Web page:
Now that a large number of states and school districts have gone public with their pandemic learning plans, we know that “back to school” for many means distance learning either full or part time. A large number of the nation’s students will attend classes virtually, at least for the time being. While staying home is the right move when it comes to containing the virus and (hopefully) getting the pandemic under control, it leaves working parents in a difficult situation.
From the stay at home orders imposed in the spring, to the distance learning needs on tap for the fall, 2020 has left working parents scrambling to fill gaps in childcare. The degree to which these workers have been supported by their employers varies, but many U.S. companies have yet to formulate plans to address childcare demands. According to recent research by the Society for Human Resource Management, of the companies whose employees have returned to the office since stay at home orders were lifted, 42% do not have a dedicated plan to help employees balance care-giving responsibilities. And only 32% of organizations still planning their return to the office have outlined childcare plans.
Government funding thus far has addressed the issue at a provider level, but not with direct support for families. Earlier this year, Congress passed the CARES Act. which allocated $3.5 billion in emergency funding for childcare. Through that funding, 23 states were able to offer grants to providers to help support their businesses during the pandemic. Ongoing supports for the industry remain a question mark as legislators spar over what to include in future relief packages.
What becomes clear through these numbers is that the onus is on employers to step up, beyond the stop gap measures implemented in the spring, to address this area of need. Though many employers created emergency back-up care models, those models may not be sustainable long-term. Creative solutions will be critical on the path forward. Companies must strike a balance between what solutions they are able to subsidize now, and how they can continue to offer flexibility that addresses what working parents need going forward.
It is important to note that solutions to the childcare conundrum don’t solely benefit employees. Workers forced to leave their jobs due to a lack of flexible childcare options can create costly turnover. If employees are forced to leave the workforce en masse, we run the very real risk of losing a generation of working parents. Additionally, companies’ productivity suffers when workers need to take time away to handle child-care responsibilities. According to a 2019 report from the Council for a Strong America, during a typical year employers lose about $13 billion in potential earnings, productivity and revenue due to inadequate child-care resources.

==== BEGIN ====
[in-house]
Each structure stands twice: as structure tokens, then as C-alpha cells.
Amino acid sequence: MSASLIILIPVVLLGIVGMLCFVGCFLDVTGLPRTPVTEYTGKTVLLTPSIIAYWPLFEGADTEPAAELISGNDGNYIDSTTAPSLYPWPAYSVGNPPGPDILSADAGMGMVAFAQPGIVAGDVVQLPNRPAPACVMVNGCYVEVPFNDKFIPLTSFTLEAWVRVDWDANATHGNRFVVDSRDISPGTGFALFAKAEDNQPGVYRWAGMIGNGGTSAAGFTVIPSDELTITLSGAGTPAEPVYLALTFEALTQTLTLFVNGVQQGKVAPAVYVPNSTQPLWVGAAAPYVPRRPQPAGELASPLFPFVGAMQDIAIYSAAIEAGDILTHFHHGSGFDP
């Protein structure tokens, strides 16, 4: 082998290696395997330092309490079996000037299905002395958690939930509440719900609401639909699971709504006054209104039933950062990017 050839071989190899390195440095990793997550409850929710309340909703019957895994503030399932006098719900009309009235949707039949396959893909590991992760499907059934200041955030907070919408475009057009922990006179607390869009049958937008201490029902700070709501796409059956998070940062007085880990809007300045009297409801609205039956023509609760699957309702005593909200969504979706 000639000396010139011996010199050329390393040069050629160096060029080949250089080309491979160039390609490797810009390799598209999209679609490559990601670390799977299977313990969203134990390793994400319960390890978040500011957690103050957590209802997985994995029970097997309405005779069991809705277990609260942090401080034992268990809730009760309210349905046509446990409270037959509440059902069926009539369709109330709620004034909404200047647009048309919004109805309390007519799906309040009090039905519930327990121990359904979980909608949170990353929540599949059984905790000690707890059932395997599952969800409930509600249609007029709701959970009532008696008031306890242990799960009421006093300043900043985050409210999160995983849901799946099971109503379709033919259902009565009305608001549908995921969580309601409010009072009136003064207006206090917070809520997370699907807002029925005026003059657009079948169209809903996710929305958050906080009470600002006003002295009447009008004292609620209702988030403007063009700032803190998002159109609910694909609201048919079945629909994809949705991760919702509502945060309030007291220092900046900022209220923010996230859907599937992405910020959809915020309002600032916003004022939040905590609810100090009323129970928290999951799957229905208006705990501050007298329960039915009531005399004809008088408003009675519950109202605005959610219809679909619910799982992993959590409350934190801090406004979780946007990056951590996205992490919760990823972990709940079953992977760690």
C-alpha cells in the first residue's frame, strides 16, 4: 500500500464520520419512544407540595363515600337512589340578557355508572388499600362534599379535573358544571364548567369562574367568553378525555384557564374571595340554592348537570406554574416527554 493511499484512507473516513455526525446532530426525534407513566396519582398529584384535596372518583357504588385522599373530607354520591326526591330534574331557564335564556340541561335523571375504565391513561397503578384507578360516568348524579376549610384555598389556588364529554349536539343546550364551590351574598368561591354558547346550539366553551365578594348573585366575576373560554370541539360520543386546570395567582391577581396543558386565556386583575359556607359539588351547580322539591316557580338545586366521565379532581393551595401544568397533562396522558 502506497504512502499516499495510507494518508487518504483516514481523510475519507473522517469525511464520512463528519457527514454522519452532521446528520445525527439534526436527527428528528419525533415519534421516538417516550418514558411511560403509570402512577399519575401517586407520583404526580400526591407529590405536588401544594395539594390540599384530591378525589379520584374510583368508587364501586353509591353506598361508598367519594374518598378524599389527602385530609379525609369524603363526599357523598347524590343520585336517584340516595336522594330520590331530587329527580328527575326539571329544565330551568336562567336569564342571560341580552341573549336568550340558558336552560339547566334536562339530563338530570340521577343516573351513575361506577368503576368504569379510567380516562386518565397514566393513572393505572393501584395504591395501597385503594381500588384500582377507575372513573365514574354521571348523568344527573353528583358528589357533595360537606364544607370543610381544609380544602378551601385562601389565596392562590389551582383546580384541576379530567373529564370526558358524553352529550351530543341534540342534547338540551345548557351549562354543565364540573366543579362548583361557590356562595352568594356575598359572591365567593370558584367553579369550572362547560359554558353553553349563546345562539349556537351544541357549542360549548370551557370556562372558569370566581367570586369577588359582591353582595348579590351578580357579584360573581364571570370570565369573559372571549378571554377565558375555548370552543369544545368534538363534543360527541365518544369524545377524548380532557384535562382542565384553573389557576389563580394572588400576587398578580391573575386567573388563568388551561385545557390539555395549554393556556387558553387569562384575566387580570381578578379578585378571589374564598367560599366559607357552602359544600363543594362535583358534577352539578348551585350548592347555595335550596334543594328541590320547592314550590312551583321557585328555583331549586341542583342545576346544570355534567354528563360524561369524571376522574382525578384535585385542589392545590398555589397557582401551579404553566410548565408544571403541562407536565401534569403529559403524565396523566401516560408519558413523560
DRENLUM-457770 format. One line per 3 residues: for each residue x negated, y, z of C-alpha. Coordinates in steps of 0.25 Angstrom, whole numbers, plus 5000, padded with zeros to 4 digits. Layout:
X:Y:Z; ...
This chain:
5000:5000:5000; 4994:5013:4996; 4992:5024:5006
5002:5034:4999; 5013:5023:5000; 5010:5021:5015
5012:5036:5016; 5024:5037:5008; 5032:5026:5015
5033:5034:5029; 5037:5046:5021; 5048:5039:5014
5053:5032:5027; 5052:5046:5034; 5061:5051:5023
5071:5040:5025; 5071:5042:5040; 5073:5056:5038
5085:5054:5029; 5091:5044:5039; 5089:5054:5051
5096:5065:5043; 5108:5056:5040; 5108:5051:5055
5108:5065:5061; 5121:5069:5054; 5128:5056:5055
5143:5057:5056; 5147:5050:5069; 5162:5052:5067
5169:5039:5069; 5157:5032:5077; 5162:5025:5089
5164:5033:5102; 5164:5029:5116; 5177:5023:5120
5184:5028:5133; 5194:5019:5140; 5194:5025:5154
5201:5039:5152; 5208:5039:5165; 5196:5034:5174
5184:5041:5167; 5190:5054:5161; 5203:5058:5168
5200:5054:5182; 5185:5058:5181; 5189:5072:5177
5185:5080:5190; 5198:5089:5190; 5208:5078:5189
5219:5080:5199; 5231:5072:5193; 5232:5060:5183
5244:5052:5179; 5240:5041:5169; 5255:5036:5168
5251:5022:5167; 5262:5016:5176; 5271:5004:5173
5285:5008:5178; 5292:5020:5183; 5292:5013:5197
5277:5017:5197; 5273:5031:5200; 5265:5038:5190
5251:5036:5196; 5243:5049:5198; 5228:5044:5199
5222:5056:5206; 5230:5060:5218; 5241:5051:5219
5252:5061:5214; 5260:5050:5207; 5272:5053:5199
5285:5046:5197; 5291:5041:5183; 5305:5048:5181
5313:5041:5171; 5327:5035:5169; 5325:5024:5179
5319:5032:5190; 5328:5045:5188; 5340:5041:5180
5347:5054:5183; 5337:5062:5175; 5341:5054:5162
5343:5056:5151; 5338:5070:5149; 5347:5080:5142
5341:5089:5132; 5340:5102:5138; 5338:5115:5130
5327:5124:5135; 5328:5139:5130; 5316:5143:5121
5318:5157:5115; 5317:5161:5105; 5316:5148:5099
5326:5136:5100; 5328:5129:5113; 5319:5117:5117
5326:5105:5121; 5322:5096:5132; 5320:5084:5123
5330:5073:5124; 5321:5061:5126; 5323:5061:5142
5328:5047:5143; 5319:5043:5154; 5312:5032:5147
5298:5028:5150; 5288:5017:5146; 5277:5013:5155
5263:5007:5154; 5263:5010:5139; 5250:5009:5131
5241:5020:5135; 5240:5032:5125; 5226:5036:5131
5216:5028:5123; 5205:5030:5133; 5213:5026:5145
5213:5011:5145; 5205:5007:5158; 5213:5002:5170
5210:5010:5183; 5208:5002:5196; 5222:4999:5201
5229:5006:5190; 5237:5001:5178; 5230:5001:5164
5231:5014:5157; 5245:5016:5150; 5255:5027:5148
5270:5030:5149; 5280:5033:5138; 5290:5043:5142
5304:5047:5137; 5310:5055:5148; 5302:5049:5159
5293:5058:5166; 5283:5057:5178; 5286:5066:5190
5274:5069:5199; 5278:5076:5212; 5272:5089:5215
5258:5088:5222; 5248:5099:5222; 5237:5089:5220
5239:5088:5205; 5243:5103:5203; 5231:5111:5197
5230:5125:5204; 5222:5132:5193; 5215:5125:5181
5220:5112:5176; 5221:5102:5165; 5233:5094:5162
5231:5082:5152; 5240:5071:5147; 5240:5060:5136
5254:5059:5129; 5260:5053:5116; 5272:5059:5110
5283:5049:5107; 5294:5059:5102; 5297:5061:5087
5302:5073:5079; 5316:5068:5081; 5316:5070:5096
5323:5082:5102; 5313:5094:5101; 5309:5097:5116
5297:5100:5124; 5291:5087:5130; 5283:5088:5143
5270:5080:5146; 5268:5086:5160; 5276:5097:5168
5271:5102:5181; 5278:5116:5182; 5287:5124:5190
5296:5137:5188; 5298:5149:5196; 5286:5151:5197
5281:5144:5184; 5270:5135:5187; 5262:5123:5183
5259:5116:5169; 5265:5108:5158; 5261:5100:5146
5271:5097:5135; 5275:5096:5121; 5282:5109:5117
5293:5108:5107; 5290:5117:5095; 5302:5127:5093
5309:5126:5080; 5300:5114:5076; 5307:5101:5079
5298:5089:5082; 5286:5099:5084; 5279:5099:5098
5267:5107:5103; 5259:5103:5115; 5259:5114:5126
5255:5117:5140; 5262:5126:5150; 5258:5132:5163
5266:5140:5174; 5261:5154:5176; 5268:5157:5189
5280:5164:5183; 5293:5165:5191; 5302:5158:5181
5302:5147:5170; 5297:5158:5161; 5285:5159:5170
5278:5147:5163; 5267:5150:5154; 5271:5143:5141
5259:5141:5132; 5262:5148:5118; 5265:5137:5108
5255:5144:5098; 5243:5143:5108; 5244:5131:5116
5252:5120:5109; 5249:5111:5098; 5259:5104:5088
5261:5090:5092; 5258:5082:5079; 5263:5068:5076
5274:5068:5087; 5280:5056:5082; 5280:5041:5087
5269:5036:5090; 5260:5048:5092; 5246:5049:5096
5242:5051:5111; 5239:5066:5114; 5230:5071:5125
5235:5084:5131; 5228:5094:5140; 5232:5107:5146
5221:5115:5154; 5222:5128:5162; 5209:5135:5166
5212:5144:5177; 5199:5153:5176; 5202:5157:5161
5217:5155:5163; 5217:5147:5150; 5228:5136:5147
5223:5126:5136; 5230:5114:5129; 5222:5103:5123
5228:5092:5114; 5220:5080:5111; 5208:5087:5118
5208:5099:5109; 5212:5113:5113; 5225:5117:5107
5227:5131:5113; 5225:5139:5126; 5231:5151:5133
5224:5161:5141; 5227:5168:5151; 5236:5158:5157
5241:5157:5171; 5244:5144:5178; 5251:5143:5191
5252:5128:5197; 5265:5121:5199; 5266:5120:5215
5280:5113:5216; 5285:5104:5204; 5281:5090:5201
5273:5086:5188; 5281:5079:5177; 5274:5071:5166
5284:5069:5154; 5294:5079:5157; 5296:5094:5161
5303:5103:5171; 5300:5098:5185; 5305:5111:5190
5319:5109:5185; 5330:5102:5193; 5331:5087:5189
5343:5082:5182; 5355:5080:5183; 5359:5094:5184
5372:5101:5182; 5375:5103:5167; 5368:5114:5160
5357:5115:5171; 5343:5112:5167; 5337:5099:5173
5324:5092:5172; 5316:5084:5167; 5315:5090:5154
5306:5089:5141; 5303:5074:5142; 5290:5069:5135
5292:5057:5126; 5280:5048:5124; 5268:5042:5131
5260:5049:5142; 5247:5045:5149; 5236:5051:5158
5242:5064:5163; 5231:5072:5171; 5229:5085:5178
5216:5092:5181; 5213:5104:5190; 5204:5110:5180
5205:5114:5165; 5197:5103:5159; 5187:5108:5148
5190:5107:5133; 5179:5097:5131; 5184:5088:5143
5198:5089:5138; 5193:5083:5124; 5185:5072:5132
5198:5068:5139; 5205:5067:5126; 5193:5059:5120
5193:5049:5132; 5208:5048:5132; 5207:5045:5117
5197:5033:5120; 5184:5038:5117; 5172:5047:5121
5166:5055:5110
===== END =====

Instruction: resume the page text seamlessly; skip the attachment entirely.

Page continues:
So what can employers do?
Offering flexible hours and long-term remote work, for companies who can make such concessions, can help substantially ease the burden on working families. More comprehensive leave packages will also be a crucial part of the equation. The Families First Coronavirus Response Act passed in March guaranteed two weeks of paid leave (at two-thirds an employee’s regular pay) to help with the childcare burden, though only about 27% of the U.S. workforce was eligible for the benefit. Expanding on that less-than comprehensive model, many private companies are developing more robust leave policies. Google has extended their paid family caregiver leave policy, allowing eligible employees to take up to 14 weeks of paid time off. Other tech companies have implemented similar benefits; Facebook added an additional four weeks of leave to cover childcare and Microsoft is offering up to 12 weeks.
Many employers have begun offering childcare stipends for employees to cover the cost of either in-home or on-site care; though on-site care options continue to constrict as providers struggle with diminished capacity. Some businesses are providing additional help by connecting parents with childcare professionals in their home through resources like Care.com’s Care@Work, which helps workers book sitters and nannies through their employer. This model is likely to gain popularity as in-home childcare has become the preferred option for many families looking to lessen the risk of coronavirus exposure.
Though the months ahead, much like the months leading up to this moment, hold significant challenges for working parents; the struggle to balance work and family life is far from new. The pandemic has brought the gaps in our system into stark relief, and has illuminated the fact that, until now the burden has been solely on families. The “just figure it out” model we’ve operated under is no longer viable in our current or post-COVID reality. Access to quality education and childcare is an issue that impacts everyone, as it ensures the U.S. workforce remains competitive domestically and on the world stage. Employers along with legislators must work toward viable solutions for families, as the long-term health of our economy hinges on us getting it right.